LifeSearch staff member "John" has kept his sexuality hidden for most of his life, but is preparing for the day when he will be ready to share his true self openly
June is Pride month, a show of strength for the UK's LGBTQ+ communities and a celebration of the giant leaps made in equality, awareness, tolerance, and acceptance.
But Pride is also about work yet to do. It's about taboos that remain and barriers unbusted. It's highlighting those people still forced to compromise on life for the sake of their sexuality and vice-versa.
Enter LifeSearcher "John". While happily married and out to friends and colleagues, John has always hidden his sexuality from his family.
Yet with he and his husband soon to start the adoption process, John's carefully managed, secret - which he has navigated throughout his adult life - will likely come out.
There are complexities and jarring ideals in his situation, yet John's story contains happiness and hope. Life may be about to change but John's been preparing for this day since his teens.
As in years past, John will celebrate Pride (Covid restrictions permitting) loud and proud near his marital home in Leeds. He's comfortable showing his whole self in Leeds. There he lives as a married man, comfortably out to a close group of friends and his work family.
In the Leeds compartment of his life, John's sexuality is a known non-issue. Down the M1, in his hometown of Sheffield, it's a different story.
Born and raised in Steel City, John was part of a religious community unwavering in their beliefs. Unfortunately, these beliefs don't compute with homosexuality.
Coming out as a gay man will, however unfathomable it is in 2021, pile shame on John's family and probably force him into permanent exile. He says that the timing hasn't ever been right to reveal himself, but soon those calculations will change.
A ‘geeky' child, John says it wasn't until his late teens before he realised he was gay. After a few false starts with the opposite sex, a chance look at some top-shelf magazines made him realise what floated his boat. A boy in drama class later helped him remove any doubt.
That John's religion and his sexuality don't jive is sadly not unique to one faith. In this kind of situation, a lot of LGBTQ+ people are forced to choose one over the other. John recognises this but says, for him, it's less of an either/ or.
John says he's proud of his faith and has no reason to ever turn his back on it. He says his faith teaches him to do the right thing and help others - so there's no conflict in continuing to practice and live up to those ideals.
These internal negotiations, all this compromise, might sound like a heavy burden, yet John says he's always accepted and found peace in his situation. It is what it is. He's a glass-half-full person.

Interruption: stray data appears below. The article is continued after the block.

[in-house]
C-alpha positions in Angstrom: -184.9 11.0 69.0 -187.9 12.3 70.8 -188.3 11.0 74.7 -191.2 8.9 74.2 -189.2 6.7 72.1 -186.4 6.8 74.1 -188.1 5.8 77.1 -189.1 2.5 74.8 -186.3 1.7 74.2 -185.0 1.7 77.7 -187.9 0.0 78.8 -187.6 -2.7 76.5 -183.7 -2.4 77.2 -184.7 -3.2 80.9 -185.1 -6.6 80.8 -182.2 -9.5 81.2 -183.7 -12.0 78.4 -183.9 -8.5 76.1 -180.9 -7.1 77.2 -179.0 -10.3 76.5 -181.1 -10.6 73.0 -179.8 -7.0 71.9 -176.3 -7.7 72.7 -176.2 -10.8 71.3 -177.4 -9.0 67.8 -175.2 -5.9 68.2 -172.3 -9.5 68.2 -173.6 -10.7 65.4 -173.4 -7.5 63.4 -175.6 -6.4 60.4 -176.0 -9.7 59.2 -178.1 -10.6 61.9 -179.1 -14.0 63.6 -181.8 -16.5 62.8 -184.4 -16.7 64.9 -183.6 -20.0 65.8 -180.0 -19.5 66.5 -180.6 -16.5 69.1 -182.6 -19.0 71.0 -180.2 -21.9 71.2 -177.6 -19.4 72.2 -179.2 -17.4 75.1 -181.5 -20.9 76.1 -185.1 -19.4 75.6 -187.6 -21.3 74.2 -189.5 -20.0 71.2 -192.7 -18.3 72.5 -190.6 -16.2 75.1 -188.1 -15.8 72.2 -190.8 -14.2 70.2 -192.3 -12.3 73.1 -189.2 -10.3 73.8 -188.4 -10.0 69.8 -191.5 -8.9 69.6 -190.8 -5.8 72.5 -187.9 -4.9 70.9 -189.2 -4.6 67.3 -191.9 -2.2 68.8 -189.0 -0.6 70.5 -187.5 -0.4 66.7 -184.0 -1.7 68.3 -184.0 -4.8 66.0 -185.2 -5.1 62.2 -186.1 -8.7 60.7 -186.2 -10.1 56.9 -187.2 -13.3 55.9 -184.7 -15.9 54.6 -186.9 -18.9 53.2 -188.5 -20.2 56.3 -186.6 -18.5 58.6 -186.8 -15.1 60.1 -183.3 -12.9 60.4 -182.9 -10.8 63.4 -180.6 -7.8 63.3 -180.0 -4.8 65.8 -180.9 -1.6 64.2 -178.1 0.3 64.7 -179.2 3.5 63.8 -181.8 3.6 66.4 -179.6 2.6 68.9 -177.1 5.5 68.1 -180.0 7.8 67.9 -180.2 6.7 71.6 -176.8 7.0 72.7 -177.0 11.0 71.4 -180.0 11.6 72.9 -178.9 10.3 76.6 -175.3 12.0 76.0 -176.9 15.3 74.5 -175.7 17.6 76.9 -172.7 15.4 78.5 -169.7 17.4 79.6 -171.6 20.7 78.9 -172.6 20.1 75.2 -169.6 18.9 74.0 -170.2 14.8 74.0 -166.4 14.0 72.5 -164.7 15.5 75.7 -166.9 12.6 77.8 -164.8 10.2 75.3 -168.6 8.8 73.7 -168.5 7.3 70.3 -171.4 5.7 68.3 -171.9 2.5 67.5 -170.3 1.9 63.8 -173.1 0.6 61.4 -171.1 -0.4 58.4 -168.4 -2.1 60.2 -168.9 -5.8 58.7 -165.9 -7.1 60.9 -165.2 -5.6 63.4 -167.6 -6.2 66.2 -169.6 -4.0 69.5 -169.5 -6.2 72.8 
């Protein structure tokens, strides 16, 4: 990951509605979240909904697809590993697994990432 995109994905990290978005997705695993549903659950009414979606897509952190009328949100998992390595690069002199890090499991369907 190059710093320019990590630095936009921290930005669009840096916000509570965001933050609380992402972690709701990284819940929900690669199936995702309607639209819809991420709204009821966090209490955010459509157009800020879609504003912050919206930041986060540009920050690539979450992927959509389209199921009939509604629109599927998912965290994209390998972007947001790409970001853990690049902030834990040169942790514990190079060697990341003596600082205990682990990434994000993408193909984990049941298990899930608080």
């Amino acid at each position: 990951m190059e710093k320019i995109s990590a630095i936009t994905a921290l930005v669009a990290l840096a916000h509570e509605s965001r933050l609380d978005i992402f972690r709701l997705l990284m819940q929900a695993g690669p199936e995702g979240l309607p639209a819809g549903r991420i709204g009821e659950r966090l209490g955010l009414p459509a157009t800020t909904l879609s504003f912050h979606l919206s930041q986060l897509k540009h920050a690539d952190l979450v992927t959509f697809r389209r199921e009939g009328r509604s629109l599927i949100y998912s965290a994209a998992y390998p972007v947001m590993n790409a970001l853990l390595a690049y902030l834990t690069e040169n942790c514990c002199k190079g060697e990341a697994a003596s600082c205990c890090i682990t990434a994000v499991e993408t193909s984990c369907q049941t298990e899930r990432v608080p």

Devastation and liberation
A major shift in John's life began five years ago when he lost his mother. She was an inspiring figure to him and the glue that held the family together. She encouraged John to embrace other cultures, people, and imparted to him such wisdom as "always keep a secret stash of money." Sage words that have served John well.
His mother's death was simultaneously devastating and liberating. John says he couldn't have come out or moved on with his life when mum was alive. He didn't ever want to subject his hero to any shame and embarrassment.
While the aftermath of her death still wasn't the right time to come out as gay, John did feel freer to prepare foundations in the future he wanted.
Cue him moving out, building his career, and marrying his long-term partner. John says his husband is his best friend and, thankfully, his in-laws - who live in a part of Scotland also synonymous with rigid views on homosexuality - are a tremendous support network for the young couple.
Crunch time is looming. If John and his husband are successful in adopting a child, it'll probably spell the end of the secret. The genie will be out of the bottle.
John says that such a moment will be time, finally, to show himself. Until now, living life in two halves has, though tough to navigate at times, been the right decision for all parties. But with his own family in tow, priorities change.
John's resigned to losing people. He expects to be ostracised. His best guess is that he'll become a no-name; never spoken of again. And while he's hopeful he'll keep connections with younger peers and siblings (at present there's an unspoken don't ask me any questions I'll tell you no lies agreement) he's prepared to lose what he loses.
When this day will come is unclear - they're barely at the beginnings of the adoption process. All John knows is that the moment has been on his horizon for 20 years. He's ready for it.
However it shakes out, John says he's comfortable. And he's proud. But his story is a case-in-point for the kind of conflict still facing many in LGBTQ+ communities; where sexuality is a barrier and a problem to those we love and the future we want.
While John hopes to bring what he can from his past into his future, there are going to be casualties. But after 15 years of living in compromise, the time has come, finally, to put himself first.
John's name has been changed for this article at his request.